people's ornamental bushes are totally plumbed. Not that it is totally bad--maybe if food trees and crops and beneficial ground covers were grown instead. Water management IS a science and a very developed skill that could present some great civil engineer projects. I think after the Dust Bowl, there were nationalized projects that put people to work, although they made dams and canals, perhaps the 21st century version could be more sustainable

This is a very important discussion--how to take care of the Earth we stand on--without a good foundation, nothing else works.

Thanks for the fantastic links too--I love this guy!

Reply to this post

Back to top Alert abuse Link here Permalink


Response to felix_numinous (Reply #41)

Wed Jul 18, 2012, 01:14 AM

45. Hemp and many crops actually replenish the soil

like red clover, they actually thrive on depleted soils. They not only support nutrients but they prevent erosion too. Many of these plants can be harvested or just tilled under to create compost.

I wanted to add this idea to this thread because we all have to start thinking of ways to prevent the water from washing out to sea. If the soil becomes damaged this is what will happen.

Reply to this post

Back to top Alert abuse Link here Permalink


Response to MindMover (Original post)

Mon Jul 16, 2012, 07:44 PM

12. Sorry if I'm not too sympathetic...

considering the majority of these businesses are probably chock full of republican voters. I know a lot of the towboat companies and shipping companies are.
Sometimes I think the lefts slogan on global warming should be "hey, you voted for it" or to get the Christian right "God is not mocked, so as a man sows, so shall he reap".
Also, the situation is probably not as dire as it is listed. The northern great plains states hold a lot of missouri river water because they see it as "theirs".

Reply to this post

Back to top Alert abuse Link here Permalink


Response to rwsanders (Reply #12)

Mon Jul 16, 2012, 08:57 PM

22. Great.....

 

Now ya got me picturing a mass migration to the Great Lakes.

Speaking of Milwaukee, I think I need a beer....

Reply to this post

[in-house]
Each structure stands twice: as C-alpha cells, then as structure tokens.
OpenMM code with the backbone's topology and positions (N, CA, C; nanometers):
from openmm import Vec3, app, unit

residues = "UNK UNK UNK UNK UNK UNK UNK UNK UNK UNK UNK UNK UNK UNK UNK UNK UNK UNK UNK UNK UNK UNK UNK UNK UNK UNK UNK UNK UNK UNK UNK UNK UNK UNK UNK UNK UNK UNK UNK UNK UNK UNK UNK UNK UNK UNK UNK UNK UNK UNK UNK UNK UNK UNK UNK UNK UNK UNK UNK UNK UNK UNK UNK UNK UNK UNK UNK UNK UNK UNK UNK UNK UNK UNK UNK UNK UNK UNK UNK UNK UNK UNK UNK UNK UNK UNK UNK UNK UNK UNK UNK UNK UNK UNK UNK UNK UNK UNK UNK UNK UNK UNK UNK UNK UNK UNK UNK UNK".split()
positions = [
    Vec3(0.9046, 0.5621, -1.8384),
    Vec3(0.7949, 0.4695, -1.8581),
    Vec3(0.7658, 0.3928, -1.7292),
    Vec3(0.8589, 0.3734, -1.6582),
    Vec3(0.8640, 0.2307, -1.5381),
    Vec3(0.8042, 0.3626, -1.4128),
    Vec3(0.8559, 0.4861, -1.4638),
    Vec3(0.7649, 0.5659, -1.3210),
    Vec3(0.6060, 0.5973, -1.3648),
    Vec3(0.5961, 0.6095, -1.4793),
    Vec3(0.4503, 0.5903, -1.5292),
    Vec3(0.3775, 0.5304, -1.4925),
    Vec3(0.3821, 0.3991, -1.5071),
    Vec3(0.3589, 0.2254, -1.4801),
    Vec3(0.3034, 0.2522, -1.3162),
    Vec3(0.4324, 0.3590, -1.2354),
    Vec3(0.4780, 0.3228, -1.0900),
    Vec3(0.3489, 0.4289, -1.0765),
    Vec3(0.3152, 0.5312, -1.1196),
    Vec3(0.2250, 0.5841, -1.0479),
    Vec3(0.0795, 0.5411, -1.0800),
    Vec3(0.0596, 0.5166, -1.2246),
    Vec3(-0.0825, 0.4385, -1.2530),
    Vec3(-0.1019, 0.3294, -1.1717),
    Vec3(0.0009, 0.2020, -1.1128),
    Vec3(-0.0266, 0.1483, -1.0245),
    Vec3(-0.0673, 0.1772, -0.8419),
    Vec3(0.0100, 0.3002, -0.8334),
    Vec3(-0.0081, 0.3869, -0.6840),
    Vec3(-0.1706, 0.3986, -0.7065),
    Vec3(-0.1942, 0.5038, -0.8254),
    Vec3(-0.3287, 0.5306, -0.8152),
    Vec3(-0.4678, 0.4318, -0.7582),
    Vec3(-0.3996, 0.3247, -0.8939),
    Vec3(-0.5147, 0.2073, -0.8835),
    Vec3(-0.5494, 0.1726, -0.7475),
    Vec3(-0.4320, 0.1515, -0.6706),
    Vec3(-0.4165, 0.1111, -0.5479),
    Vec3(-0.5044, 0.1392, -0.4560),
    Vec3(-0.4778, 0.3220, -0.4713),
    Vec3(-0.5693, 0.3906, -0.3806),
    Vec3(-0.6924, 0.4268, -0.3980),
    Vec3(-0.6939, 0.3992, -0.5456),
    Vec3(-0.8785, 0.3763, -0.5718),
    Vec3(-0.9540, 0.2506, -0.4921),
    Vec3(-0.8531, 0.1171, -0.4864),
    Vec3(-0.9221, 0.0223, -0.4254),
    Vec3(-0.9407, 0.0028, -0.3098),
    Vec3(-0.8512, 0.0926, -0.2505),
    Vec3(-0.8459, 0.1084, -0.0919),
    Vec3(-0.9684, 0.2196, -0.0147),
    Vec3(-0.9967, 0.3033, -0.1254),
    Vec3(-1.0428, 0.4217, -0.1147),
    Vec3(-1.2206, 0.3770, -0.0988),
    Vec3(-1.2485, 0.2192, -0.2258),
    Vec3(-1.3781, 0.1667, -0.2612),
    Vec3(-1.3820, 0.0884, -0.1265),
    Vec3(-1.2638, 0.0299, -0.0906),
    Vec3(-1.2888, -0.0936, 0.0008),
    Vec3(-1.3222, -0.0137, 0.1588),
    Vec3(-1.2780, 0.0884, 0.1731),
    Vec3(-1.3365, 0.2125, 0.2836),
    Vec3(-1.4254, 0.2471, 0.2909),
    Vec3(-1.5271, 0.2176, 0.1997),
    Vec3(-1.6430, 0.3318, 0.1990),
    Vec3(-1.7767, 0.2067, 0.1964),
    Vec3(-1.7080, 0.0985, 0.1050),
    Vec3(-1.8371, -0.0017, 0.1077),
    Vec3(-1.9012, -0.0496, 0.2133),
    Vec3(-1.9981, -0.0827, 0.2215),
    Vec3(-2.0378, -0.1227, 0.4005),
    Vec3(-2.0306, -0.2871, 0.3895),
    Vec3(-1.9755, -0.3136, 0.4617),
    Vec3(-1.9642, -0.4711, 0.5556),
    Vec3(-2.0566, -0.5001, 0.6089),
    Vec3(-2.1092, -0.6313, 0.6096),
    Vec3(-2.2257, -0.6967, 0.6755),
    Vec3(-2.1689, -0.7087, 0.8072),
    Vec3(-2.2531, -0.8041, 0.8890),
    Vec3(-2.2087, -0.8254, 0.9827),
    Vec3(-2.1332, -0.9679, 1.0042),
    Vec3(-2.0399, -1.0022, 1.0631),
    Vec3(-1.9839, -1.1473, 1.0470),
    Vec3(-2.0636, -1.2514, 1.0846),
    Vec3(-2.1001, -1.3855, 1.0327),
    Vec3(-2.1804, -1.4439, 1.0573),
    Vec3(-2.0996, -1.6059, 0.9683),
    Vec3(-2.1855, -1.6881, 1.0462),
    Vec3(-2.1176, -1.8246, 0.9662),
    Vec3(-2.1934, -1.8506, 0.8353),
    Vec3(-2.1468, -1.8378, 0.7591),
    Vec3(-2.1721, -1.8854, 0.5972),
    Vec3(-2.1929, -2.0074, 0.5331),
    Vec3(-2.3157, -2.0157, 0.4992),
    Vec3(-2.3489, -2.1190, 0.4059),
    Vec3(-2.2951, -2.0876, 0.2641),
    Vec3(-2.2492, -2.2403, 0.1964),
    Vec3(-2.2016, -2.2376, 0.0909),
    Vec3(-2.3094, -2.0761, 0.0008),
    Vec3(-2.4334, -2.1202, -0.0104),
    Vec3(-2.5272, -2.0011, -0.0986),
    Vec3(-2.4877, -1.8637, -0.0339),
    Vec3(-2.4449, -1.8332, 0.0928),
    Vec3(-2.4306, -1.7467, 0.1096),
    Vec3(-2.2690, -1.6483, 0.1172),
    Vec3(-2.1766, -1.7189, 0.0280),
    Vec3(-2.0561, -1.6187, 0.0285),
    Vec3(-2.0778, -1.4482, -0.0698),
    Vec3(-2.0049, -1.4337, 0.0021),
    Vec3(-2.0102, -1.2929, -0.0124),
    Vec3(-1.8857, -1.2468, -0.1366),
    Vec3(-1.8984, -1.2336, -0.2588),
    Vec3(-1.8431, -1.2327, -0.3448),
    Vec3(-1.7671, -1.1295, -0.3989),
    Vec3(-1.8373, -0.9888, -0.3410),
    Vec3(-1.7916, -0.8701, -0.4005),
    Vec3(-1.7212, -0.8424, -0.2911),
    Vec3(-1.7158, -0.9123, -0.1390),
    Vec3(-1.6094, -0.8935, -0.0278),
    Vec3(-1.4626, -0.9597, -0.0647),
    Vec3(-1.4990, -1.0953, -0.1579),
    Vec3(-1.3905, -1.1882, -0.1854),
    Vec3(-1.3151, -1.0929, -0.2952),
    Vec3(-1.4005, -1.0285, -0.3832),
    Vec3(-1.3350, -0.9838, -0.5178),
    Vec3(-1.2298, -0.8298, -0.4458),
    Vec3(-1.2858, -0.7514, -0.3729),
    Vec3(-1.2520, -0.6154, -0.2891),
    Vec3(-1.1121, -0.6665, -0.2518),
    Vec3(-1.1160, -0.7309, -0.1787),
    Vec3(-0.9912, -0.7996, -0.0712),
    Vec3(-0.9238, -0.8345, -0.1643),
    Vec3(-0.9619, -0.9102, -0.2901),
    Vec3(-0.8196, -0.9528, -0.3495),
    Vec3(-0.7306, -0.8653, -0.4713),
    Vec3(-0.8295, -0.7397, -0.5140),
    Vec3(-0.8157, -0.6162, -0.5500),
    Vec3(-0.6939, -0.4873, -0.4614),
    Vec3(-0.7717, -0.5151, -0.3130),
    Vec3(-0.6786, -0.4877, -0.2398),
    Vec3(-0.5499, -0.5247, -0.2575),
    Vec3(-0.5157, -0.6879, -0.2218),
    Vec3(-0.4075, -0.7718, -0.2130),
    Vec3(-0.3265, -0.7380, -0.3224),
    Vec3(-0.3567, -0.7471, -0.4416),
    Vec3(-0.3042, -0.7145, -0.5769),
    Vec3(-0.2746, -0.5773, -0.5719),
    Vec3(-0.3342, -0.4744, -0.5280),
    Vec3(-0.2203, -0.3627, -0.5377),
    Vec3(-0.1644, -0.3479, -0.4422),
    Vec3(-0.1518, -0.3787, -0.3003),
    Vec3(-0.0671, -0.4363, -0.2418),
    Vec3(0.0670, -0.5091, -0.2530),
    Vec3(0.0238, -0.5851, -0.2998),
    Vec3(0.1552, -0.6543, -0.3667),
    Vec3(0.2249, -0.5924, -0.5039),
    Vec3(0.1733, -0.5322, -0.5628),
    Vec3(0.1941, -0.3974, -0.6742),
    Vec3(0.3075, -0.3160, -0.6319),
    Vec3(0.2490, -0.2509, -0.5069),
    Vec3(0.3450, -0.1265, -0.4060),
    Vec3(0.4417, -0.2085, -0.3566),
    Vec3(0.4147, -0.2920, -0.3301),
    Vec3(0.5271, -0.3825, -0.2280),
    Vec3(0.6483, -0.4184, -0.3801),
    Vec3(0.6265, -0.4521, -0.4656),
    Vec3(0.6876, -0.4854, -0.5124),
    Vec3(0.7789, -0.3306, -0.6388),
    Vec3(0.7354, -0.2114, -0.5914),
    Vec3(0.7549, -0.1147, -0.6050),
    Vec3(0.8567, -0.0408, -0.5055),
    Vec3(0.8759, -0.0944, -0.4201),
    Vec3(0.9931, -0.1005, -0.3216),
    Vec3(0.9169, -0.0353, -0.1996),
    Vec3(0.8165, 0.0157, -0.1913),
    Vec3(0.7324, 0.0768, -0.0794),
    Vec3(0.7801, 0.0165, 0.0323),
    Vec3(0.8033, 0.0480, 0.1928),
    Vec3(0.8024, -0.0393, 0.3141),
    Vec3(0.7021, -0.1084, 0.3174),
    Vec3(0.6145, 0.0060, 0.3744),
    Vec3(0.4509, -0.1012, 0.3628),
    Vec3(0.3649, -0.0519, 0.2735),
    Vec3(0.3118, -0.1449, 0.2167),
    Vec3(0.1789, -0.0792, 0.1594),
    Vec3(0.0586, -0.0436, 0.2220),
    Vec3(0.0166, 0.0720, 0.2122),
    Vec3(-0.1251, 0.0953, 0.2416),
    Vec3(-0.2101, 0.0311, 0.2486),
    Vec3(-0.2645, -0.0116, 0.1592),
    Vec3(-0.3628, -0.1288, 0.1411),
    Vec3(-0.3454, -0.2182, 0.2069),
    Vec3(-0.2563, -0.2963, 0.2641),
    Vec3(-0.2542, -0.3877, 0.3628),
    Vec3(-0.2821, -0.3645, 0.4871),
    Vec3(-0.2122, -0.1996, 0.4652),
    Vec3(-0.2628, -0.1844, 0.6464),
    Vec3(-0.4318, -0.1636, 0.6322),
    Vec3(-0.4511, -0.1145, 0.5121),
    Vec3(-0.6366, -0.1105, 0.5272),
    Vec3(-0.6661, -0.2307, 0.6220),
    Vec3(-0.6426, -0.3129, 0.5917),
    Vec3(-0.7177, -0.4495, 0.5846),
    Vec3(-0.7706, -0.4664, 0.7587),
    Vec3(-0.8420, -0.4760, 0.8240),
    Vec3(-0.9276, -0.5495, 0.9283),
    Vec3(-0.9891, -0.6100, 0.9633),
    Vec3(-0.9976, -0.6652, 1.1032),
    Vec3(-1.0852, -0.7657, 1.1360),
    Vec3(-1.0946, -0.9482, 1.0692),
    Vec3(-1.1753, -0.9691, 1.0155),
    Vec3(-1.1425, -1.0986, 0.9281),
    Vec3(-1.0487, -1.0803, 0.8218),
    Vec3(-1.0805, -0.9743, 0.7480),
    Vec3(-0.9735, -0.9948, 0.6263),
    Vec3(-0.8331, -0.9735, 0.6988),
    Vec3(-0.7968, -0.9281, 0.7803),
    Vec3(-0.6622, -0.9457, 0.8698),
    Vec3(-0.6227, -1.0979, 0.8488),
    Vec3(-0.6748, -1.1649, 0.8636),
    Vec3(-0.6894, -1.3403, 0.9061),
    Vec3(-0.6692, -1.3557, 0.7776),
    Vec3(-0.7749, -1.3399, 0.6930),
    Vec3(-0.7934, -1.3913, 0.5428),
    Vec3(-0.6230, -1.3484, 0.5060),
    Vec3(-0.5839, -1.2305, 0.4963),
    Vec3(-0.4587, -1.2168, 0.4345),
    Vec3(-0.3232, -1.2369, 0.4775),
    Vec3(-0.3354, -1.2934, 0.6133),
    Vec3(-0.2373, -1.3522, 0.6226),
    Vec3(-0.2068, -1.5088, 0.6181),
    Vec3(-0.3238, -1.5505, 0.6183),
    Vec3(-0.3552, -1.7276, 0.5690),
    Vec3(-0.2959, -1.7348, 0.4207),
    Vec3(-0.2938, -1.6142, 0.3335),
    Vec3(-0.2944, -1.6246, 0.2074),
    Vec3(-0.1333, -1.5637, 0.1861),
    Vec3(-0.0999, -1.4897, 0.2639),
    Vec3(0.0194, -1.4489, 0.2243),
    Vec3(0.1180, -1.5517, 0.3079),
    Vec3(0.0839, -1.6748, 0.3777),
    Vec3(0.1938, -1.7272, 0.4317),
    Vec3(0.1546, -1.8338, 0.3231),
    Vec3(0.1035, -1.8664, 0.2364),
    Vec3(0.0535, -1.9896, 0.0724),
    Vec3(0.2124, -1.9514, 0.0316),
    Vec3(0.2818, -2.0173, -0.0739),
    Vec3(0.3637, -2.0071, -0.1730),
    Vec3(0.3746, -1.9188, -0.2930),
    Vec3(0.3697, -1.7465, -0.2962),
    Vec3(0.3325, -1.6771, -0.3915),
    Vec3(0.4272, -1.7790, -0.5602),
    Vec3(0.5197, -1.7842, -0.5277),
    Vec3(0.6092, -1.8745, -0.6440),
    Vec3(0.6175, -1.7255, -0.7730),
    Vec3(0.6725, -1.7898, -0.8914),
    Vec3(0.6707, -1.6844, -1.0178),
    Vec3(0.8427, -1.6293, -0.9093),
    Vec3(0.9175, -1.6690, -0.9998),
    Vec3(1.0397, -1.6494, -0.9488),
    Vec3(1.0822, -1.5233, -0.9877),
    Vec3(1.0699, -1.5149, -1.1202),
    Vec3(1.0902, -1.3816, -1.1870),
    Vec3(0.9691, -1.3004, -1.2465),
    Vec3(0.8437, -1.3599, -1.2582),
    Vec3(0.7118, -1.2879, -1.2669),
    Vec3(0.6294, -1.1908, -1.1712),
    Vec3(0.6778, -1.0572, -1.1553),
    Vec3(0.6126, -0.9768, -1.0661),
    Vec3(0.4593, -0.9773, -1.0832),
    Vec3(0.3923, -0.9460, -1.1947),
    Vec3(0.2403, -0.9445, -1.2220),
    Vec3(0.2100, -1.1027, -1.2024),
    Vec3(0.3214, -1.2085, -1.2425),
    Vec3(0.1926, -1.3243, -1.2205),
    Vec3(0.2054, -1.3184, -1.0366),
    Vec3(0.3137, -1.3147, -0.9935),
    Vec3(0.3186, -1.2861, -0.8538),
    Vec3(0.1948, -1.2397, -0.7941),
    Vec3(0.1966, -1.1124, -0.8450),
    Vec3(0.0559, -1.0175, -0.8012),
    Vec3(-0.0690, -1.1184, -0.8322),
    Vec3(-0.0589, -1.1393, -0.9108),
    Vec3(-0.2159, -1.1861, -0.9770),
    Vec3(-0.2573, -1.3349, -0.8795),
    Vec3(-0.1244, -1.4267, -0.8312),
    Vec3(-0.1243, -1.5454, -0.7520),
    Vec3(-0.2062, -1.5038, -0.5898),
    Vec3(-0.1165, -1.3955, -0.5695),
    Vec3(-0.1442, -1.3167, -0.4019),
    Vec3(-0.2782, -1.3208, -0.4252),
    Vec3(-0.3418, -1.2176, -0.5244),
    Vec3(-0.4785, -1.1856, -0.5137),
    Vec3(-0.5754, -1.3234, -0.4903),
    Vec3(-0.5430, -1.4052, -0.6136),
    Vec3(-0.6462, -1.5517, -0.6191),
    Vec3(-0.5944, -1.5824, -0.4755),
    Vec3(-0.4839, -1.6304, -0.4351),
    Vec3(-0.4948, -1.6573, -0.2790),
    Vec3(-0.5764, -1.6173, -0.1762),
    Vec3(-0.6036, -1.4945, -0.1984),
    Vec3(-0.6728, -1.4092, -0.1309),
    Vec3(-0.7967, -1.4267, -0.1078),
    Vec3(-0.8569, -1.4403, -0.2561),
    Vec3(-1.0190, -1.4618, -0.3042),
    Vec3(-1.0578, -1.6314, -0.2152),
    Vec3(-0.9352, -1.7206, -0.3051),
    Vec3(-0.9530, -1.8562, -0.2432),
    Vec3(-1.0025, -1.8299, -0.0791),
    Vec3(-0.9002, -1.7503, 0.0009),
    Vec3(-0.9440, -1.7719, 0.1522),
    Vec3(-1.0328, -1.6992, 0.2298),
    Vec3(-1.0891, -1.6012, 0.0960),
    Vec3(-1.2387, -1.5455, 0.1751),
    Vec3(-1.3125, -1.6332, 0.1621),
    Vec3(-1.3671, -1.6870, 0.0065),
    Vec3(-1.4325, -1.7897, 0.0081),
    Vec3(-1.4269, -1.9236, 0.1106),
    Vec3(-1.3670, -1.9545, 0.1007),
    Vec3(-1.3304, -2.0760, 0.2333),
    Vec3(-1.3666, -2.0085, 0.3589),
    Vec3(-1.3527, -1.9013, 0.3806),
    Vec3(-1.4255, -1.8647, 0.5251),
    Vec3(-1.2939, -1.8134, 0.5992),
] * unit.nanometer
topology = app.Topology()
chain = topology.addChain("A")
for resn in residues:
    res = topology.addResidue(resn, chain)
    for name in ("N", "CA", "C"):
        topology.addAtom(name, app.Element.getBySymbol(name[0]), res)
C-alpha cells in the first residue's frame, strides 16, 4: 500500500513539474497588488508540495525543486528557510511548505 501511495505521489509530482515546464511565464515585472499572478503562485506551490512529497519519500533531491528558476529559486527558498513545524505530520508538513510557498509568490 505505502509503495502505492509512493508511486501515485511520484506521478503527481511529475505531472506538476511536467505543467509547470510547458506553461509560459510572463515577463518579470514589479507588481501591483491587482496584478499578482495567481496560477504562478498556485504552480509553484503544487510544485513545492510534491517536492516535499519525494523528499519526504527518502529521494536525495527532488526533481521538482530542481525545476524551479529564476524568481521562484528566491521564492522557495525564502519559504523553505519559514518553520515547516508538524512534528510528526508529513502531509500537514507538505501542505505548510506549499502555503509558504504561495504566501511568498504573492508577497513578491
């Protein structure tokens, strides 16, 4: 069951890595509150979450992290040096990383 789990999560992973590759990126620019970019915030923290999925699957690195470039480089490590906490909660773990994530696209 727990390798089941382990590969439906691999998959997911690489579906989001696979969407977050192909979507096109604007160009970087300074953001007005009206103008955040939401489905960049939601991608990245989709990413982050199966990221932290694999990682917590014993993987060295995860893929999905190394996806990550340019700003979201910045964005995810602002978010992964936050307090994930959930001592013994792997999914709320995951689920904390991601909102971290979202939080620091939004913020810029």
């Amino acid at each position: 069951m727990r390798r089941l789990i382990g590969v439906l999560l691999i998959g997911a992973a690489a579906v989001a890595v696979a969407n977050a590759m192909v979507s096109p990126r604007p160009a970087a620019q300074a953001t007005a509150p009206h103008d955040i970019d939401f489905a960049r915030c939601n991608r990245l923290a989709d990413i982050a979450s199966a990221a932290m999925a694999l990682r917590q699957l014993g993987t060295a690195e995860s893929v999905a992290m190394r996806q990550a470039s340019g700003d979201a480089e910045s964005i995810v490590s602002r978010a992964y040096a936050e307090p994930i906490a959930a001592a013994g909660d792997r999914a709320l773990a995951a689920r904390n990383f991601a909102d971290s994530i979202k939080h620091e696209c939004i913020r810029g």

Back to top Alert abuse Link here Permalink


Response to rwsanders (Reply #12)

Mon Jul 16, 2012, 10:12 PM

33. Well, apparently you have no clue about the situation,

 

And it sounds like you have no empathy, sympathy, or actual realization that there are plenty of wonderful people, people who would even meet your criteria for correct politic, that are being dramatically effected. No just shippers, but farmers, businessmen, oh, and given the scope of inland shipping, you.

The fact that you seem to think it is OK that a major disaster hit people you don't even know says a lot about you, none of it good. I suggest that you reflect upon not becoming that which you hate, heartless and soulless.

Reply to this post

Back to top Alert abuse Link here Permalink


Response to MadHound (Reply #33)

Tue Jul 17, 2012, 09:25 PM

44. You may want to take some of your own advice...

In one short post you made false assumptions, jumped to conclusions, etc.
I'm sure I understand far more about the situation than you do.

Reply to this post

Back to top Alert abuse Link here Permalink


Response to rwsanders (Reply #12)

Mon Jul 16, 2012, 11:01 PM

36. The business owners might be

but the crews usually aren't.

Even the officers on most ships are union -- often some of the few union workers in the area.

Reply to this post

Back to top Alert abuse Link here Permalink


Response to MindMover (Original post)

Mon Jul 16, 2012, 08:31 PM

18. ...cool, clear, water...

Reply to this post

Back to top Alert abuse Link here Permalink


Response to MindMover (Original post)

Mon Jul 16, 2012, 08:53 PM

20. Next up, a flood.

 

Climate change sure makes headlines for not being real.

Reply to this post

Back to top Alert abuse Link here Permalink


Response to MindMover (Original post)

Mon Jul 16, 2012, 09:10 PM

23. this problem has been around for at least 100 yrs

parts of the river are shallow and during droughts the river traffic stops. there`s been studies.plans,and half ass attempts to solve these problems. the biggest obstacle is political will to spend billions of dollars.

it is far easier to spend hundreds of billions on 12 yrs of war than to improve our countries lifeline between the mountains.